Assessing the Risk of Extinction of Vascular Plants Endemic to the Yucatán Peninsula Biotic Province by Means of Distributional Data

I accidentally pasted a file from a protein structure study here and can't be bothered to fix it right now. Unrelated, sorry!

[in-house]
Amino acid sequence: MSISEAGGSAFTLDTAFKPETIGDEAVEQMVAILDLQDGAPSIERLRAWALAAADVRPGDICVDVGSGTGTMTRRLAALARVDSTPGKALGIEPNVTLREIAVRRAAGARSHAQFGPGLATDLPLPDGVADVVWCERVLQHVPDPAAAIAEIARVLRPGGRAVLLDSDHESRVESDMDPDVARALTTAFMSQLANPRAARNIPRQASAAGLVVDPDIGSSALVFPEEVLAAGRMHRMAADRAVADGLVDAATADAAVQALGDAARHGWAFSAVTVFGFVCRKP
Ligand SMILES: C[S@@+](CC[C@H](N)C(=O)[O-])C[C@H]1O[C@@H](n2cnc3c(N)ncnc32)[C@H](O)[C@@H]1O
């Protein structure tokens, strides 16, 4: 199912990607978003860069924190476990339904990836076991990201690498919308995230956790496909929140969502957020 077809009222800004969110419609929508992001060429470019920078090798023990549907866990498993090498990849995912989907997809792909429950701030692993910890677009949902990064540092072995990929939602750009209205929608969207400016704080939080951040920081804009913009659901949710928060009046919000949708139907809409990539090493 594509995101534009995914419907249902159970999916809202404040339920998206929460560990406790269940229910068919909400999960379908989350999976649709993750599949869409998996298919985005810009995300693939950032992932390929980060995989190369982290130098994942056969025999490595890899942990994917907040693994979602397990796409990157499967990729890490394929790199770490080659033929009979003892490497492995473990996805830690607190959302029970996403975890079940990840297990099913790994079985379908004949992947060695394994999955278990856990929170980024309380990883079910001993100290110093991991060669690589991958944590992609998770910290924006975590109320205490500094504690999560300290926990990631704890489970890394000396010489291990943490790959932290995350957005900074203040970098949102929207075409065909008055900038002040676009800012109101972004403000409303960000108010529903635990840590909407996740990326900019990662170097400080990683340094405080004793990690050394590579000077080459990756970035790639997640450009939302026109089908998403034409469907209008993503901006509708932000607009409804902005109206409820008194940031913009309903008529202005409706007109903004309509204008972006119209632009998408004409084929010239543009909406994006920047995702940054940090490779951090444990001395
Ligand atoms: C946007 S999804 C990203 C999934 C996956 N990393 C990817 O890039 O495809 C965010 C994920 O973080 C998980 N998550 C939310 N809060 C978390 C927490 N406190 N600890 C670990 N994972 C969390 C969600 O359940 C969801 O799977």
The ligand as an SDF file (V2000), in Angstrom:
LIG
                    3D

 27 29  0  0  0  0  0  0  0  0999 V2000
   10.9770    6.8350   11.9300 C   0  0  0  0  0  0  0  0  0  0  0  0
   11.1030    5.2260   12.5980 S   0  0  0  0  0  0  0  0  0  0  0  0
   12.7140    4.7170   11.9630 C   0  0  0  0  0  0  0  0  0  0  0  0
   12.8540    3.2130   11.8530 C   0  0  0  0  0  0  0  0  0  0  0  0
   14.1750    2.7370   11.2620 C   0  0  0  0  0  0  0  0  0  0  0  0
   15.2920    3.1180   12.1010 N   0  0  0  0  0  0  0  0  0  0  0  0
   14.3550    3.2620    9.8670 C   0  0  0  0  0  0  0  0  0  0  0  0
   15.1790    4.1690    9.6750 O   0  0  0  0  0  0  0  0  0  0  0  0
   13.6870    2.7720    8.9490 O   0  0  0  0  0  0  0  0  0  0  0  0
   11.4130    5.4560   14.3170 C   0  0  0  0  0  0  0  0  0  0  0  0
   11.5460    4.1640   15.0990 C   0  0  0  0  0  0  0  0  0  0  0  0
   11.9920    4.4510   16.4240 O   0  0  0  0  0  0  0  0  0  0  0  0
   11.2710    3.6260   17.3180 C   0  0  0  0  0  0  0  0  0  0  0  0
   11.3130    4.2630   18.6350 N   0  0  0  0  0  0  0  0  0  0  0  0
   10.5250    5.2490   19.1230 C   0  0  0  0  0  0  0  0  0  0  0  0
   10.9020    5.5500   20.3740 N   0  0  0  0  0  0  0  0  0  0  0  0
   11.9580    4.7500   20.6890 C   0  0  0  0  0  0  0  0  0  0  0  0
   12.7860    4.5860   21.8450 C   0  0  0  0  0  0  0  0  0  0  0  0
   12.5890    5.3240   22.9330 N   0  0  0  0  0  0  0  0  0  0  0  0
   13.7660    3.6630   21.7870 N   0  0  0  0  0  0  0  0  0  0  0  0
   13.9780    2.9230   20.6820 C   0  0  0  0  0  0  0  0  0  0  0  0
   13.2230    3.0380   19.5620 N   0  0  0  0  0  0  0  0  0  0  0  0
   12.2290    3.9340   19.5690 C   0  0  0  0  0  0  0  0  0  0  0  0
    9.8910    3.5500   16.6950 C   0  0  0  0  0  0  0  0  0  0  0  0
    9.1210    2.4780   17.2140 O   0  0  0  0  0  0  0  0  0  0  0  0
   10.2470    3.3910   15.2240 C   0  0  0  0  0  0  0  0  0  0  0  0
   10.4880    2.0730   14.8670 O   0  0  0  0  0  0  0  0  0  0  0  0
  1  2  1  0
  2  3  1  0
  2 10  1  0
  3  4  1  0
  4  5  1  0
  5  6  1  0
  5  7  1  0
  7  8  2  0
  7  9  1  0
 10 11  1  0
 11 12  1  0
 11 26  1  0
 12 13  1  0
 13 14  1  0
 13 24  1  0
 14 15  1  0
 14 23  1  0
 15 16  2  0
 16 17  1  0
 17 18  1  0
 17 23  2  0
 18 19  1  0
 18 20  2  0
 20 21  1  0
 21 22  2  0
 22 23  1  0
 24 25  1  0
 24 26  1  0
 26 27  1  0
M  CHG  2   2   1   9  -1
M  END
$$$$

An assessment of the extinction risk of the endemic plants from the Yucatán Peninsula Biotic Province (YPBP) was performed based on distributional data (B criteria of the IUCN) using the GeoCAT tool. The YPBP is located in southeastern Mexico and comprises the Mexican states of Campeche, Quintana Roo, and Yucatán, and the northernmost portion of Belize (districts of Belize, Corozal, and Orange Walk), as well as a portion of northern Guatemala (most of the department of Petén). An analysis of the YPBP flora identified 167 endemic taxa, 154 of which grow in at least one of the three Mexican states (Campeche, Quintana Roo, and/or Yucatán), whereas another 13 occur exclusively in Belize and/or Guatemala. Eighty-five are in some category of risk (50.9%): 17 taxa (10.18%) are categorized as Critically Endangered (CR), 40 (23.95%) as Endangered (EN), and 28 (16.77%) as Vulnerable (VU). Eighty-one (48.5%) species are not threatened: 12 (7.19%) as Near Threatened (NT) and 69 (41.32%) as Least Concern. A single species (0.6%) is considered Data Deficient (DD). The greatest number of endemic species and endemic threatened species inhabit dry and subhumid forests, and some inhabit semi-evergreen forests. The habits of endemic species and threatened endemic species are diverse, but trees, grasses, and shrubs predominate. The official system of protected natural areas (PNA) does not guarantee the conservation of all endemic species in the region. Ninety-eight (58.68%) of the endemic taxa have more than one population (record) within a PNA.